The authority principle refers to a human tendency to comply with those in control since people believe those positions have the most knowledge and power. Brands use authority figures to establish their products’ credibility in the market. People think buying and using those products will yield favorable results because renowned, successful people recommend using them.
Customers trust expert opinions to guide them in their purchase decisions.
Marketers should make no mistake - sentiment can make or break a brand.
Consumers form their feelings toward a product based on how it makes them feel. It’s the emotional connection between brands and customers that acts as a catalyst in the choices we make.
Remember how you bought a certain product only because the salesman in the shop was so courteous to you, or because that product’s look and feel made you happy. We strive to be happy and are willing to pay for things that make us feel good.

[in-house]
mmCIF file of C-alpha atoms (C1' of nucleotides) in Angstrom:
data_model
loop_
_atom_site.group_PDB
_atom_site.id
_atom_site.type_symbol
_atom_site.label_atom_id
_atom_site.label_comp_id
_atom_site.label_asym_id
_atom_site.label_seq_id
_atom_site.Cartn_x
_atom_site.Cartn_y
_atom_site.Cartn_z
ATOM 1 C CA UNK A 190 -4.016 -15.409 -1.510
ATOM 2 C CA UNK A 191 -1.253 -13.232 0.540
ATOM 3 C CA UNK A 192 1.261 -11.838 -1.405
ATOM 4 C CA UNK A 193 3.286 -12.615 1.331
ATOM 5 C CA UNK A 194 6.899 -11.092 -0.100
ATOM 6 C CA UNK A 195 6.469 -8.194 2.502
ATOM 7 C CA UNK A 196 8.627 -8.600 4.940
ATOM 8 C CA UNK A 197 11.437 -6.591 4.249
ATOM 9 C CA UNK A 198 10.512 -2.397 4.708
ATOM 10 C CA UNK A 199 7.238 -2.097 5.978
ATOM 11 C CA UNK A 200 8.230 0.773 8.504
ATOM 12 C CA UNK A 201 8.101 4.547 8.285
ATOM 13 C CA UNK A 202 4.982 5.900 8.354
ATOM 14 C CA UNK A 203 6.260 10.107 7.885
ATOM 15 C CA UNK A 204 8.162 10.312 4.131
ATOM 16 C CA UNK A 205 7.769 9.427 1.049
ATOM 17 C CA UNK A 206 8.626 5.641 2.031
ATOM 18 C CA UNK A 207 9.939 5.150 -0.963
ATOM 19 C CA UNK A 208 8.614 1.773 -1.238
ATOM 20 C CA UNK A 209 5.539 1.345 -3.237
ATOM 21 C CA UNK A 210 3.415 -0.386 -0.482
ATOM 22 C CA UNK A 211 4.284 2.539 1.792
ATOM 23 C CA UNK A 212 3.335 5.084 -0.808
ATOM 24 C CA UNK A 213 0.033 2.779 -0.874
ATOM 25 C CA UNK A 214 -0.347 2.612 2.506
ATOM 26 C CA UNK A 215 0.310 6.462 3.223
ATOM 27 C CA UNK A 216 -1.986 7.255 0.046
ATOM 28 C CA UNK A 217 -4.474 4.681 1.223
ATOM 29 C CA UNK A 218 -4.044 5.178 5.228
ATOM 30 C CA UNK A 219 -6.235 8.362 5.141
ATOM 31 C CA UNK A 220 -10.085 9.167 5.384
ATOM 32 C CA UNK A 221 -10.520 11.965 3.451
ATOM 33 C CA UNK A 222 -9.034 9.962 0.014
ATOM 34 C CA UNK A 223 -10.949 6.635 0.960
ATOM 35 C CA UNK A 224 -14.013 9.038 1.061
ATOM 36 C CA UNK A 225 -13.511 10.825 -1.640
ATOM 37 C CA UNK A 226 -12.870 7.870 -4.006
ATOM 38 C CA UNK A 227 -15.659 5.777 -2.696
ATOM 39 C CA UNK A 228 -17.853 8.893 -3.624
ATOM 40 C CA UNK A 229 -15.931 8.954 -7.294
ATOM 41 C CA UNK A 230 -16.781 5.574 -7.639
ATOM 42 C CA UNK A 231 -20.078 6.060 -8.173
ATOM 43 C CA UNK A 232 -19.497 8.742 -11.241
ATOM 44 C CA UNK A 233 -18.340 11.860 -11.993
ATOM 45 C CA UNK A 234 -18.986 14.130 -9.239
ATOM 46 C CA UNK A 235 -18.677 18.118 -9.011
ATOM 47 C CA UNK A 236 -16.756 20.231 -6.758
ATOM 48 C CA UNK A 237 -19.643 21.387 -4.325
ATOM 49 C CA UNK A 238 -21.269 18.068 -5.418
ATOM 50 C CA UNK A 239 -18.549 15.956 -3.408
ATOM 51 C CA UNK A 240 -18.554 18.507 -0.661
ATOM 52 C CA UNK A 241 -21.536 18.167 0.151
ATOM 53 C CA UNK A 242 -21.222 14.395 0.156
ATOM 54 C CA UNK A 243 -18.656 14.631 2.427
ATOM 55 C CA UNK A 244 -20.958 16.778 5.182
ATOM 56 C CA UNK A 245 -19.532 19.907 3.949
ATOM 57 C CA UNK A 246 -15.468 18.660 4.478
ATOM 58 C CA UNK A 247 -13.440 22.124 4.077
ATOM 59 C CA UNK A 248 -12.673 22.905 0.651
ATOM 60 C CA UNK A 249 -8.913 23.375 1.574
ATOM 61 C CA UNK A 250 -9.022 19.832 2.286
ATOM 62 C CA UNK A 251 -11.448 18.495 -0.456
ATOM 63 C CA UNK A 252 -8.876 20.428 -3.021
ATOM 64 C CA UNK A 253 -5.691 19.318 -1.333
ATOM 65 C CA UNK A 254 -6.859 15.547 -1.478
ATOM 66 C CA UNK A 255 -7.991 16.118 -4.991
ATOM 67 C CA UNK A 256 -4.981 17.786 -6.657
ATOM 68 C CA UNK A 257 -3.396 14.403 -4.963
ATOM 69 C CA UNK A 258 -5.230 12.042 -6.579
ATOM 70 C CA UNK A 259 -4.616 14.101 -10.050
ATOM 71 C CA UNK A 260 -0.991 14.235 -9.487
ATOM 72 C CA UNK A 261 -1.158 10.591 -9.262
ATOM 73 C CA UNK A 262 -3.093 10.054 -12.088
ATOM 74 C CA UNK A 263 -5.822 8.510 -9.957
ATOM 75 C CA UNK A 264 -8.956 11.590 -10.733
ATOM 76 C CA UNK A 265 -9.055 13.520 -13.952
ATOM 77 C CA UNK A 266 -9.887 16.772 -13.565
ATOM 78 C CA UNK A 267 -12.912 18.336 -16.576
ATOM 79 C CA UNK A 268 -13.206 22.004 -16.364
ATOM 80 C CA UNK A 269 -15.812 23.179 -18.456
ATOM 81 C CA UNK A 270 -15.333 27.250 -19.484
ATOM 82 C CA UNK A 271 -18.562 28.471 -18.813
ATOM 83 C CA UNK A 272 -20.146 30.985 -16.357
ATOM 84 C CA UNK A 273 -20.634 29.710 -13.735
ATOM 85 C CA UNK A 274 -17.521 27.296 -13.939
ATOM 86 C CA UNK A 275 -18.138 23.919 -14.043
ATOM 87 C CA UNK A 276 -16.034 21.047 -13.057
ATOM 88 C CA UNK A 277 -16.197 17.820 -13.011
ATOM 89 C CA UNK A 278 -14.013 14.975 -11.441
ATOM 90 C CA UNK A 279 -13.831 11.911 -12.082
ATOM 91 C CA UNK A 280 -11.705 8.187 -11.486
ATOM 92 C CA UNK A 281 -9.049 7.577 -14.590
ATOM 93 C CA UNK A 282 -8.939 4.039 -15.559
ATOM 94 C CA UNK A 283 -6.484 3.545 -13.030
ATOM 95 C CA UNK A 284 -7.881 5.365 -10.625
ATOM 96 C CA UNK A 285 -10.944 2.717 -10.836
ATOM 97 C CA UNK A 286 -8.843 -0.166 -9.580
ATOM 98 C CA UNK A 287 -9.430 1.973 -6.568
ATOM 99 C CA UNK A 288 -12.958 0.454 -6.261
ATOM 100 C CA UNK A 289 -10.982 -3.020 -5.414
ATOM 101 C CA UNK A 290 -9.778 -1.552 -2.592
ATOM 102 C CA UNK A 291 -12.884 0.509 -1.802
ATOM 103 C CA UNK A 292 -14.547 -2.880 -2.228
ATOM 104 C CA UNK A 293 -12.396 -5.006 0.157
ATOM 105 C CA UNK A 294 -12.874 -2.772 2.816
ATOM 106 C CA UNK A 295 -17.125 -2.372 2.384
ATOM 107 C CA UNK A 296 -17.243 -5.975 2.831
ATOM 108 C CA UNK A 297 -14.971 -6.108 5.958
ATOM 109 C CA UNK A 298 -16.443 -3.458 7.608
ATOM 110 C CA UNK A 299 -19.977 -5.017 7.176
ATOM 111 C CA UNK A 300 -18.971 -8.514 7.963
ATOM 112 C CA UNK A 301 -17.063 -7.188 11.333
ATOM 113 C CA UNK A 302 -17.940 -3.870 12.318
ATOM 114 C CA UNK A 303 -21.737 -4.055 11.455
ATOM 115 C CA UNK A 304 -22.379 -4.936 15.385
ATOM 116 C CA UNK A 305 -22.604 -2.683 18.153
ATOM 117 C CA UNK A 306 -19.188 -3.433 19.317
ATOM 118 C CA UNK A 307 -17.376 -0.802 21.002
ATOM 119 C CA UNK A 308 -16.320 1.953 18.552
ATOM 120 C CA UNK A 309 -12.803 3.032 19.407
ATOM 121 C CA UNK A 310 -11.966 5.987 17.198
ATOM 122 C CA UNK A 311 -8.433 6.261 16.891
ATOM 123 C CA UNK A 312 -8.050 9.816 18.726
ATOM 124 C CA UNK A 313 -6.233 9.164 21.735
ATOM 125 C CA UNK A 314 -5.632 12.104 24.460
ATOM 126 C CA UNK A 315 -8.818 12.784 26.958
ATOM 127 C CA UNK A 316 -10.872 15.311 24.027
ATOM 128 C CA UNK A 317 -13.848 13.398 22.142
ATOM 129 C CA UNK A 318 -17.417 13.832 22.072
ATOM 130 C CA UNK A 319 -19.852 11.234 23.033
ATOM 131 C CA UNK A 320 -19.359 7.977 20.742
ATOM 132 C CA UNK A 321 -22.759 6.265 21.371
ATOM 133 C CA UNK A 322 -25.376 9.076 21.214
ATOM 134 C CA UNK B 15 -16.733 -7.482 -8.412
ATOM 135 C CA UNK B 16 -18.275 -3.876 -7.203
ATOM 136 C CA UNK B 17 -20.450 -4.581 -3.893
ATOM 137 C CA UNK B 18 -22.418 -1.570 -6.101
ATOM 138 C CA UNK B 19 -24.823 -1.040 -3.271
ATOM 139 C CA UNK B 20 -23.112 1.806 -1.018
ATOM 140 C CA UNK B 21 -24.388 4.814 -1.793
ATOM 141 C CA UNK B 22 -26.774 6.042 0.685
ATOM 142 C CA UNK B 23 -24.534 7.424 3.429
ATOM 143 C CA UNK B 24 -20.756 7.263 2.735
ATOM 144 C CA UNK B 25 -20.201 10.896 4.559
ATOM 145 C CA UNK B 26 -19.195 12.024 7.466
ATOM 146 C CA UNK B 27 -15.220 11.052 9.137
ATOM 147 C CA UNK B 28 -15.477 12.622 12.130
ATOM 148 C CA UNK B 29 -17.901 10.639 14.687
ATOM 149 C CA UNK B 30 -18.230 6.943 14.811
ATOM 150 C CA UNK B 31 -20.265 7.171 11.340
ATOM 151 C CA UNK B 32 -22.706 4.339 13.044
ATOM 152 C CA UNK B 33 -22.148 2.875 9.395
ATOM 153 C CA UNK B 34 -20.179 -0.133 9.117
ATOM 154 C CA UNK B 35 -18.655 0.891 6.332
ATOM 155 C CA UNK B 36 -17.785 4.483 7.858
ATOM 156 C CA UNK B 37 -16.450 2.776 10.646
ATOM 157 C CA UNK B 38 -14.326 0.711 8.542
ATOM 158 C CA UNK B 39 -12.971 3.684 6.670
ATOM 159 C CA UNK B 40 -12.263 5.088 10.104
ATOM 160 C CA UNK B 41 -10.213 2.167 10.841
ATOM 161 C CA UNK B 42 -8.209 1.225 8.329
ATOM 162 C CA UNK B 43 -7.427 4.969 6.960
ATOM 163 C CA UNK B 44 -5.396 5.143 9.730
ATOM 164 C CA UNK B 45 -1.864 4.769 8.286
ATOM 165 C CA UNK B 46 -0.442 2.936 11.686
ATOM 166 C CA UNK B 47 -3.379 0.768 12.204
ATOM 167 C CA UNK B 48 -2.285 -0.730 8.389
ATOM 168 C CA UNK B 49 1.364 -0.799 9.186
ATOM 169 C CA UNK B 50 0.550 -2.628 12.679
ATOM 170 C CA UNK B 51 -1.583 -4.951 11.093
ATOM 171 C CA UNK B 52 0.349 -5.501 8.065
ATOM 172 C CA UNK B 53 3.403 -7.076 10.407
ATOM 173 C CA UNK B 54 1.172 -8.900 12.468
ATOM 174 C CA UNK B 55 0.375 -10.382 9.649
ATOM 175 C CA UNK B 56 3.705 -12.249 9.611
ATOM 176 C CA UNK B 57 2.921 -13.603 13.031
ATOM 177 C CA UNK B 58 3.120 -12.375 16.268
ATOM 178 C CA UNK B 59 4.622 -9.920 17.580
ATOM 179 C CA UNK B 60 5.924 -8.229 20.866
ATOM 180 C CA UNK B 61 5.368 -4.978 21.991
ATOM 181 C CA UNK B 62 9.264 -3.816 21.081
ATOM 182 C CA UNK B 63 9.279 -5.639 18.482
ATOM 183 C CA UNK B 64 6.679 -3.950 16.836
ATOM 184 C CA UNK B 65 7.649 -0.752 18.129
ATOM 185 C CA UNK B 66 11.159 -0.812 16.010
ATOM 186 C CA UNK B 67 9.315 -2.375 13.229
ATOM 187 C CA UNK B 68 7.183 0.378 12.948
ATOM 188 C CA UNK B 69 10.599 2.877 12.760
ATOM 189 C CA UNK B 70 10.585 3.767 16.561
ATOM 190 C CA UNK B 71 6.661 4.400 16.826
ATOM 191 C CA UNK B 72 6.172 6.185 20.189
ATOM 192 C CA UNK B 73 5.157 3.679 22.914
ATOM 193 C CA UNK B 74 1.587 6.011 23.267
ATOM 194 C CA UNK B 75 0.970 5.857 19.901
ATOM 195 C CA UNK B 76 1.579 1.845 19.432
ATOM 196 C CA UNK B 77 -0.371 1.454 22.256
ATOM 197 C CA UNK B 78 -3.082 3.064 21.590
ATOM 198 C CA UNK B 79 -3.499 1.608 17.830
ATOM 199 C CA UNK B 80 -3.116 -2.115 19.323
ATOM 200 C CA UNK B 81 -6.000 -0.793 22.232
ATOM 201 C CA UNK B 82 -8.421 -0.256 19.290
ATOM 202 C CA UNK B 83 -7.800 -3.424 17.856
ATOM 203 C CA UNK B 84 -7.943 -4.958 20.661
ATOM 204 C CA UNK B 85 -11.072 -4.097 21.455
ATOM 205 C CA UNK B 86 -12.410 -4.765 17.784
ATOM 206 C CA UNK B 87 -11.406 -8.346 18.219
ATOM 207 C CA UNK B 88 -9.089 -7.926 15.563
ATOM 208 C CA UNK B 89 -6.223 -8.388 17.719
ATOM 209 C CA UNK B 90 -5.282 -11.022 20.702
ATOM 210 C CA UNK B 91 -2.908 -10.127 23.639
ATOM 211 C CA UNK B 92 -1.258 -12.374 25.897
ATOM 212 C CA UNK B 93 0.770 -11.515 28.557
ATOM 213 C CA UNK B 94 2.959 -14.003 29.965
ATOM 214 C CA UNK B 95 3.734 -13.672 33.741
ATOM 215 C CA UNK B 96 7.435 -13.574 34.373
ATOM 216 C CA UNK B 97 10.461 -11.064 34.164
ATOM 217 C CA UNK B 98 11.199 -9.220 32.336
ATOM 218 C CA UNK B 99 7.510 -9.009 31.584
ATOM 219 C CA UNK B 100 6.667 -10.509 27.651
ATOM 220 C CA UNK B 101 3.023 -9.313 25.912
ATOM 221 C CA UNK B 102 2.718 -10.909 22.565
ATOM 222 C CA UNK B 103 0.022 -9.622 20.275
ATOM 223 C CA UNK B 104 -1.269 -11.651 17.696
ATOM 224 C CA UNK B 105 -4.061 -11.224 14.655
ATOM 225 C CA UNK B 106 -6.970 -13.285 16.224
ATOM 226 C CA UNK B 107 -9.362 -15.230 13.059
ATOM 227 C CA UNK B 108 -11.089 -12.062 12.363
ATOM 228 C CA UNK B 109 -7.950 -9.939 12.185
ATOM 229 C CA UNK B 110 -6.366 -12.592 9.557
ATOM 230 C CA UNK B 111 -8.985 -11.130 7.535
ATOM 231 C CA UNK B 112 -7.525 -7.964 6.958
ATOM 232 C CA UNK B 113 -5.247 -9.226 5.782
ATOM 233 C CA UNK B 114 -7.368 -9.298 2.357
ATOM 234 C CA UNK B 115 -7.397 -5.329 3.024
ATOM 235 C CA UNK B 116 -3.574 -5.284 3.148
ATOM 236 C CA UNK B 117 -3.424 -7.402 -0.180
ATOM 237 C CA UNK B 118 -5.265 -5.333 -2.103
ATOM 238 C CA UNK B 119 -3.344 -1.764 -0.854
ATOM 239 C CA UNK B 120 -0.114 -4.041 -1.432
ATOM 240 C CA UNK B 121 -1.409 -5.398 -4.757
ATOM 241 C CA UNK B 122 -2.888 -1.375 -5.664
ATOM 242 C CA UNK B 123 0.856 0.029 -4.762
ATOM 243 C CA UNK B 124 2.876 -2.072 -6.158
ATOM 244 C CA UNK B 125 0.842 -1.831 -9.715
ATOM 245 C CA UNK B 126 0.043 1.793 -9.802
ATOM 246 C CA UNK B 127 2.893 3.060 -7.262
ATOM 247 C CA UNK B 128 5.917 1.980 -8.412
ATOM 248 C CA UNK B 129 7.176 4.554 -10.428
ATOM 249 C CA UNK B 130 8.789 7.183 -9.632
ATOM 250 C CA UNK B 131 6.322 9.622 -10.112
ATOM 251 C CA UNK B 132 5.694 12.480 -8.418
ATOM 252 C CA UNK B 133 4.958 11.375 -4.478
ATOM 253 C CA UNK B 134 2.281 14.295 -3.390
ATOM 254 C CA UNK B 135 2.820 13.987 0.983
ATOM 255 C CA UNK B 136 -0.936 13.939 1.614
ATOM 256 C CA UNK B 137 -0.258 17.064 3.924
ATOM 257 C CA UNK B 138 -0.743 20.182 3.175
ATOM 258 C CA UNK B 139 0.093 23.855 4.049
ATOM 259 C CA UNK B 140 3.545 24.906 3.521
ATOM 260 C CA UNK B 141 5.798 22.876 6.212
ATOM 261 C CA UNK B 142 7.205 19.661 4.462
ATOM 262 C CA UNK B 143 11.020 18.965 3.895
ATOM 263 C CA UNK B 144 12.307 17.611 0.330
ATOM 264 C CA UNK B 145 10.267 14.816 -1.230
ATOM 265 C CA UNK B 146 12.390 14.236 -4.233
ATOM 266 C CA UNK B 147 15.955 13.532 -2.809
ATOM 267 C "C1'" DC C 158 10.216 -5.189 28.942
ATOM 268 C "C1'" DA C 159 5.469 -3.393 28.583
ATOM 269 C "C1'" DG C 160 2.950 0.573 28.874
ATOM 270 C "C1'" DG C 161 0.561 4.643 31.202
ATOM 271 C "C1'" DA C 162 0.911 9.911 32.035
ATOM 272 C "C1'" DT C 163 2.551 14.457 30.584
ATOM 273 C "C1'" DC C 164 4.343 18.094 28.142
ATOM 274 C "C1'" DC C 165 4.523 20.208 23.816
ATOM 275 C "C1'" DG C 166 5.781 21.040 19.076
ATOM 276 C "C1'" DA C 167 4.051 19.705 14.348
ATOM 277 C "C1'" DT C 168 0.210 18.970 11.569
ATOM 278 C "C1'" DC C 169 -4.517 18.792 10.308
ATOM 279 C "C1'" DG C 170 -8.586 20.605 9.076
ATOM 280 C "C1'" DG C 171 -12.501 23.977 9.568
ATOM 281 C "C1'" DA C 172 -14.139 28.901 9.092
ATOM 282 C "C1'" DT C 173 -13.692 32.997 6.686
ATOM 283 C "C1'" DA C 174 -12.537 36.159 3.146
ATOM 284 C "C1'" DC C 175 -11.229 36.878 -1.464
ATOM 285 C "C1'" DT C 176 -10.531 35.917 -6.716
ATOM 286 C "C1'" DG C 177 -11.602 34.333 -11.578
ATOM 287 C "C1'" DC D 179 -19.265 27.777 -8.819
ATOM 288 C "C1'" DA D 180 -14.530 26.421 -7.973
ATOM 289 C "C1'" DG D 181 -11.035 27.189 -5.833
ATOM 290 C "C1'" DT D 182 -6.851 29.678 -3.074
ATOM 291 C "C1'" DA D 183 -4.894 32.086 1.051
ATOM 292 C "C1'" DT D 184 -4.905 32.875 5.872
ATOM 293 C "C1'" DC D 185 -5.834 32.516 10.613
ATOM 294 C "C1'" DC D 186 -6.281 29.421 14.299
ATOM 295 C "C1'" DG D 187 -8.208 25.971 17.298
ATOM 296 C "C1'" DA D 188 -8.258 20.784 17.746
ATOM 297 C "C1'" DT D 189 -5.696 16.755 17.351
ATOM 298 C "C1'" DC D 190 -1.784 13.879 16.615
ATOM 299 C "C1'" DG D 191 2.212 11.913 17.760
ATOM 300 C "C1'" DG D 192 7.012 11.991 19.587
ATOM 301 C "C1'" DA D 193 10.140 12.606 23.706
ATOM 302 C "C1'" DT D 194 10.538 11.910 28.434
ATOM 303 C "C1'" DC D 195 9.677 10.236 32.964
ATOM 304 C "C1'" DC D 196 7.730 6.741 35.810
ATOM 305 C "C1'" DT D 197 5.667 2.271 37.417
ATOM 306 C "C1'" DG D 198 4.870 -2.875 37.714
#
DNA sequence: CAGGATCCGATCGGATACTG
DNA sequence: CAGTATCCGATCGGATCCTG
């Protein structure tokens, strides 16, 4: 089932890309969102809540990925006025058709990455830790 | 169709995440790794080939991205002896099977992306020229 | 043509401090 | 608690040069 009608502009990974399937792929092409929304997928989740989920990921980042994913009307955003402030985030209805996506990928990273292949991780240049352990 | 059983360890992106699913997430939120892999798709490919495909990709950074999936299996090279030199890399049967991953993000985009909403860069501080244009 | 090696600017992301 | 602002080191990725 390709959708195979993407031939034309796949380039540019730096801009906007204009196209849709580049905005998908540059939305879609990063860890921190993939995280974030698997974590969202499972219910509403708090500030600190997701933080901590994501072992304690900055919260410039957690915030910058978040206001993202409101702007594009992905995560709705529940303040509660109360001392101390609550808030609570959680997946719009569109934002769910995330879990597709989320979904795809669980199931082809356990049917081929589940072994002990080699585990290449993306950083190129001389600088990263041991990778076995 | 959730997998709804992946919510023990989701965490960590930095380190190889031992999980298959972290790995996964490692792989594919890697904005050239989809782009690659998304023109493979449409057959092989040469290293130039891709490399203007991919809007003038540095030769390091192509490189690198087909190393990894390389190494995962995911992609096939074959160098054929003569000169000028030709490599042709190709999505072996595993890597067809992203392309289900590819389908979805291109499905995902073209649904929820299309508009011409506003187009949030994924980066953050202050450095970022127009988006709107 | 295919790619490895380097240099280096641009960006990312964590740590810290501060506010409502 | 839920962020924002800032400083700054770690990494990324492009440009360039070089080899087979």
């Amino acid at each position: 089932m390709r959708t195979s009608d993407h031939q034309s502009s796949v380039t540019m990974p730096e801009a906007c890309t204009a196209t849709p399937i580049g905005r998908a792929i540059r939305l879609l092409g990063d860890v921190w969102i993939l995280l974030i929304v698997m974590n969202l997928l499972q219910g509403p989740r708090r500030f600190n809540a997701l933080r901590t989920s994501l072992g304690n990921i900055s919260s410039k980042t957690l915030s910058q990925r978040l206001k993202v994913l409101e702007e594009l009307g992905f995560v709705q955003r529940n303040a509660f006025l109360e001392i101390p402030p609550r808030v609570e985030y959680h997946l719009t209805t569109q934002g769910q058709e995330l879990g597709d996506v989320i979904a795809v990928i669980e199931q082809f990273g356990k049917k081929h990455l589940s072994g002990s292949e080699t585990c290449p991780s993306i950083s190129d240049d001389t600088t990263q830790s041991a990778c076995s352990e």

Marketers should aim to provoke strong positive feelings to garner attention to their products or service and boost sales.
7. “Less is more” approach
Faced with many choices, too much information, and brand jargon, consumers often feel overwhelmed about what to choose – and what to skip. As a result, they make bad decisions, or worse, no decisions at all. Think of thousands of advertisements doing the same thing - buy, buy, buy! This traditional advertising strategy has become repetitive and fails to interest consumers.
Since COVID-19, we’ve changed as a society. The minimalist trend is everywhere. We’re beginning to question how much we need, and many of us are deciding on “just enough” instead of “one of each”.